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Members include Roy Berry (born in 1967), bass; Todd Gill (joined group in 2003); Ben Nichols (born in 1974) vocals, guitar; Brian Selvidge (joined group in 2002, left group in 2003); John Stubblefield (born in 1975), bass; Brian Venable (left group in 2002). Addresses: Record company--Tiger Style Records, 401 Broadway, 26th Fl., New York, NY 10013, phone: (212) 777-8056, fax: (212) 777-8059, website: http://www.tigerstylerecords.com. Booking---Snax Memphis, 118 Neil St., Memphis, TN 38112. Website---Lucero Official Website: http://www.lucerofamily.net.
Rock band Lucero took the idea that punk music would sound a whole lot better with a healthy dose of country thrown in, and ran with it. First finding a loyal cadre of fans in Memphis area bars and small clubs where the band got its start in the late 1990s, Lucero's reach soon expanded to include audiences all over the United States. After making the leap from the small Memphis record label that released its first work to New York-based Tiger Style label in 2003, the group seemed poised to break through to much wider popularity. Lucero's first album with its new label, That Much Further West, hit store shelves in 2003, propelling the group's "roughed-up mixture of country and punk," as Washington Post music critic Patrick Foster put it, onto the national stage.
Lucero, which is Spanish for "bright star," was formed in 1998 when Ben Nichols and Brian Venable decided to put a new spin on country music by adding punk flavors. Venable said early on that he wanted to be able to give punk rockers a run for their money by playing hardcore country music. Much to Venable's surprise, many fans of punk rock accepted the band as one of their own.
Although it was Venable who named the band and approached Nichols about starting it, from the beginning, Nichols has written and sung most of the songs. The group's early work featured slow love songs Venable termed "cowboy emo" to Michael Donahue in the Memphis newspaper Commercial Appeal. That's "cowboyish, sappy love songs," Venable told Donahue. "Emo being short for emotions."
To Nichols, the mix of country and punk is not as odd as it might first appear to some. Growing up, he and his friends liked punk bands and country acts equally well, finding that both types of music "reflected a similar approach to life," as he put it to Tim vonHolten on Lawrence.com. "It's all extremely heartfelt music." Nichols described his band to Chuck Myers of the Knight Ridder Tribune News Service as a "Southern indie rock band."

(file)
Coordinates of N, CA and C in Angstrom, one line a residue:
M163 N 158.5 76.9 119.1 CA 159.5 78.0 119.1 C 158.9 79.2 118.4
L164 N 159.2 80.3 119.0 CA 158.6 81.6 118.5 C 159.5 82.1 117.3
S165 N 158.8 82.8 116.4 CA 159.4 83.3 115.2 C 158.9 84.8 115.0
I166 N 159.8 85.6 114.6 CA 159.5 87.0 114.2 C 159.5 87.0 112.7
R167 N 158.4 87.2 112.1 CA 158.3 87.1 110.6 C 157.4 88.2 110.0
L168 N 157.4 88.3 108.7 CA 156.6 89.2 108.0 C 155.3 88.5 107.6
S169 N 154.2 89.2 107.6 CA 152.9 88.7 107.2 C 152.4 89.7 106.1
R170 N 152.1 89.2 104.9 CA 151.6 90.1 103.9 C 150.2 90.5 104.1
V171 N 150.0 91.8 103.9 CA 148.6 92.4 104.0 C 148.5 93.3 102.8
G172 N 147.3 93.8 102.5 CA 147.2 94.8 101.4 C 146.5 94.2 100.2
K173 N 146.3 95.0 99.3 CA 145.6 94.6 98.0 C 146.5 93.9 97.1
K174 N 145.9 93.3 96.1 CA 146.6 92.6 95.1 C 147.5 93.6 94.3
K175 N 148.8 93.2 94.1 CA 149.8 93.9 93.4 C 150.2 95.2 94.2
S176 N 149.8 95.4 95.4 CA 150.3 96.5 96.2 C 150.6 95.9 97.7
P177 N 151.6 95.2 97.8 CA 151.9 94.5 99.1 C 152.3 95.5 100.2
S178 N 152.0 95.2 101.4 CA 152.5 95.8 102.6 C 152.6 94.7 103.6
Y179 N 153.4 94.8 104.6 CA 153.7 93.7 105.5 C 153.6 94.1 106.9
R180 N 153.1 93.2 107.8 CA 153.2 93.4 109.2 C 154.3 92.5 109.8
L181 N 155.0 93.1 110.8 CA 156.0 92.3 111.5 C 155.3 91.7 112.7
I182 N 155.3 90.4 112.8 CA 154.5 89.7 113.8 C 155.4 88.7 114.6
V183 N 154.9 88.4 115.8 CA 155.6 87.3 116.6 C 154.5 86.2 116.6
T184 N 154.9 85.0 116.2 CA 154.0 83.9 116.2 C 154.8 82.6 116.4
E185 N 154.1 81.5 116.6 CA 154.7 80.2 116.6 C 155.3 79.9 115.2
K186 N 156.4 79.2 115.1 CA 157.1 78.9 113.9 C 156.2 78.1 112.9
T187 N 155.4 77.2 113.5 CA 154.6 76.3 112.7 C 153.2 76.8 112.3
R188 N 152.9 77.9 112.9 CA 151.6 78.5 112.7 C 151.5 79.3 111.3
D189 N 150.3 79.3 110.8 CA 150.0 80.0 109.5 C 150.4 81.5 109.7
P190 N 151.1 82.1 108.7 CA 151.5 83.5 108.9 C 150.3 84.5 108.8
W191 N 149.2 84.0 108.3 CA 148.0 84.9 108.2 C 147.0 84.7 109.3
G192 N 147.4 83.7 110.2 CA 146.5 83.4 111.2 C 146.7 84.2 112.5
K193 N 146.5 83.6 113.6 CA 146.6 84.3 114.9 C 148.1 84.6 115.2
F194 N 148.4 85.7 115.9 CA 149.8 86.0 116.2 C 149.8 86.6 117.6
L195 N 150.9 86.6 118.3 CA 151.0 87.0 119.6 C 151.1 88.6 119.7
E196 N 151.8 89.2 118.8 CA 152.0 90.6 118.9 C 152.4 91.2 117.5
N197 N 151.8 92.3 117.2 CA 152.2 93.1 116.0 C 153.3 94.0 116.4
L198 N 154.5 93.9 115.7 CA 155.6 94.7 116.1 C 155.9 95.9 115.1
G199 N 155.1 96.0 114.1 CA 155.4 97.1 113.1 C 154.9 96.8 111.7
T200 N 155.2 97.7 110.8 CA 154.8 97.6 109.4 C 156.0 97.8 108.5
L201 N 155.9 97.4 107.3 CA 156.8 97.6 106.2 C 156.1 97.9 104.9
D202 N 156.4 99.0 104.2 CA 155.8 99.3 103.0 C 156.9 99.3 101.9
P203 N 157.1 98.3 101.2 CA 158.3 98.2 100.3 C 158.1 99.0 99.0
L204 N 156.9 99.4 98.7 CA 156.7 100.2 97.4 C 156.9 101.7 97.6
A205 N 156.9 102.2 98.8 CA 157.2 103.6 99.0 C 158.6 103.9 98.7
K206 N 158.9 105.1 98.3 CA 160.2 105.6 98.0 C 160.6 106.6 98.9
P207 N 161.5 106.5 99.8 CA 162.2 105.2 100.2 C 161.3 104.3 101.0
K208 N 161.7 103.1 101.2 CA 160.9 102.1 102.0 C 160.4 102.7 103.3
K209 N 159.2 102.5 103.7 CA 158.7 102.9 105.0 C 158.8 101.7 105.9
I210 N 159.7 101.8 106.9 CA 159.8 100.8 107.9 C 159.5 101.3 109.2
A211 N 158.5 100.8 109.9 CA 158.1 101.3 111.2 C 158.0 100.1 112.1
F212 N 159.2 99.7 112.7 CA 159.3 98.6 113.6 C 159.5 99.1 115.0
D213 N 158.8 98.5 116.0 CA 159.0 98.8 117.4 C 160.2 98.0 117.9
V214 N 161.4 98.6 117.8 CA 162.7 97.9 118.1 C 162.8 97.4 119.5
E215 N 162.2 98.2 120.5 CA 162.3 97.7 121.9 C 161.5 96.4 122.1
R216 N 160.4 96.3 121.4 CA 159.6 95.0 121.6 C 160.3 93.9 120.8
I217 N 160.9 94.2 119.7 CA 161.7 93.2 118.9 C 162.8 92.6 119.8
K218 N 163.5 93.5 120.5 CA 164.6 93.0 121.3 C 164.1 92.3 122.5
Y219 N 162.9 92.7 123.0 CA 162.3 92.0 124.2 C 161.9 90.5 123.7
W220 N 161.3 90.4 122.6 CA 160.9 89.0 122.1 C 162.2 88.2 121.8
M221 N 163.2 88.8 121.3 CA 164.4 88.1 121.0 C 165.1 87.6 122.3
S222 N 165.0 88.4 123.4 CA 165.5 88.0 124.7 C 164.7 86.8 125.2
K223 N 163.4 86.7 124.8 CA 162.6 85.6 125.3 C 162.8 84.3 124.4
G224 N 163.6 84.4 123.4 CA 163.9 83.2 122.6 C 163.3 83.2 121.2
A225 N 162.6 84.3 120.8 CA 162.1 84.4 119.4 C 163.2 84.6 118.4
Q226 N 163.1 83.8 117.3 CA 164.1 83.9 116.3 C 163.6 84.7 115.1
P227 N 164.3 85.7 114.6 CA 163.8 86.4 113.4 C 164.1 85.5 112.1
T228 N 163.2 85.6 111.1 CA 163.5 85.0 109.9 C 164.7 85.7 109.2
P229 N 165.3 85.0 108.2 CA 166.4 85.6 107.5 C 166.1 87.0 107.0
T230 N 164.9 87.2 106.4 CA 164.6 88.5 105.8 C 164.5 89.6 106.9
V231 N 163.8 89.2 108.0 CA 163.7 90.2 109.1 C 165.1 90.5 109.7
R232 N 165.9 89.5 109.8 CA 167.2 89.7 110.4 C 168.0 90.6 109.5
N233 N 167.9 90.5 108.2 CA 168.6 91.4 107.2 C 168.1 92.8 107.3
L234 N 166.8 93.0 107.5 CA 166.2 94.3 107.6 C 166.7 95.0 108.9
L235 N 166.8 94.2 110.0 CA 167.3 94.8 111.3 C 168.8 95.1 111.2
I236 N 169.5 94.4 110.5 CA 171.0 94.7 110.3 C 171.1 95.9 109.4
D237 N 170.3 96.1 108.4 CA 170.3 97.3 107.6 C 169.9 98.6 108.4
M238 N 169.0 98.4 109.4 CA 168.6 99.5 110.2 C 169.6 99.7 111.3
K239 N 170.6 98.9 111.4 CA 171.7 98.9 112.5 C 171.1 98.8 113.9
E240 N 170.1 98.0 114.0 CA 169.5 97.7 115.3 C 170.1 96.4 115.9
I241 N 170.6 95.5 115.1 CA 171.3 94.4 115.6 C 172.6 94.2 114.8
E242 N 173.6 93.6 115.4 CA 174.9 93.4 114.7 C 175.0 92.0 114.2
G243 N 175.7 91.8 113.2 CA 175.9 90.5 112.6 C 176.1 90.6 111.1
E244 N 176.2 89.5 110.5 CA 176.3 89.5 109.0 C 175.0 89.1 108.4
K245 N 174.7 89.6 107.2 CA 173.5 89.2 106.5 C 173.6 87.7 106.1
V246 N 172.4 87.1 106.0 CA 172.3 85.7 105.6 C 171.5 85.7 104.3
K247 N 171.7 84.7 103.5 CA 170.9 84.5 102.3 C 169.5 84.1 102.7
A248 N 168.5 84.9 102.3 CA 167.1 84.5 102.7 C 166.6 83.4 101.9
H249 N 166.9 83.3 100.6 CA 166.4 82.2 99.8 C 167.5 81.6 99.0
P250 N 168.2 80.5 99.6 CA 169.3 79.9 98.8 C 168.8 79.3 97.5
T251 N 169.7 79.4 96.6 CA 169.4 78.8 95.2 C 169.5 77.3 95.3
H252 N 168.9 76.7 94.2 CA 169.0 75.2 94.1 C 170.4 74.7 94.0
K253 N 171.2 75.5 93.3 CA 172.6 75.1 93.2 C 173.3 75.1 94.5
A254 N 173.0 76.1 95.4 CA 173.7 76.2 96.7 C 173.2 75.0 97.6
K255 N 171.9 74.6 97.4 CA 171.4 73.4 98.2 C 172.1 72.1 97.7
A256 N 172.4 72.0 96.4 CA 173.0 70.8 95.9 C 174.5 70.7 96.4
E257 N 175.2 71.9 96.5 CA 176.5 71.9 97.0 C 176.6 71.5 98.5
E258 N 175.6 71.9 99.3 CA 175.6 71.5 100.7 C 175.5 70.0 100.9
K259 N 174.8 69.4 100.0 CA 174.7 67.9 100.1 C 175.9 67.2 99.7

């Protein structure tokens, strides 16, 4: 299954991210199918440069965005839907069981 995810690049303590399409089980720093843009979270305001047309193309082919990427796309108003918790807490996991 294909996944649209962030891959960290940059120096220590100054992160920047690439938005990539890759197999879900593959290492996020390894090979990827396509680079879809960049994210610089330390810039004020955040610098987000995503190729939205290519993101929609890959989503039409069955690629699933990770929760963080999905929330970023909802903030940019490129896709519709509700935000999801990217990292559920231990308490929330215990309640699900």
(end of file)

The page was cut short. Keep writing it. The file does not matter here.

The band's two co-founders started the group with no formal music training behind them, although Nichols had been playing guitar in bands since he was fifteen years old. Out of necessity, the group's early efforts were very simple and straightforward, but nevertheless effective songs. Some of these were recorded in Venable's father's attic with the help of two new band members, drummer Roy Berry, and bassist John Stubblefield.
These first recordings became the Attic Sessions, the band's first, self-produced and self-distributed album, a 12-inch vinyl record. The group quickly sold all of its copies, and the album was picked up by Soul Is Cheap Records, which re-released it on CD in 2000.
Next came a 7-inch record released by Landmark Records called My Best Girl. This album included "Kiss the Bottle," a cover of a song by punk band Jawbreaker. For many, this track epitomized what Lucero was about---punk music played with a country twist, or country music played with a punk slant, depending on the listener's perspective.
Lucero played its first concerts locally in its hometown of Memphis, often several times a week. Occasionally the group opened for more prominent national acts on tour, including the Drive-By Truckers, the Dirty Three, Alex Chilton, the North Mississippi Allstars, and others. Luther and Cody Dickson of the North Mississippi Allstars helped the group with its first full- length CD, a self-titled album released at the end of 2000 by newly formed Madjack Records. The Dicksons also contributed guitar work to the album, and Cody Dickson produced. The album was well received by critics and fans alike, with Bill Ellis of the Commercial Appeal giving it three-and-a-half out of four stars.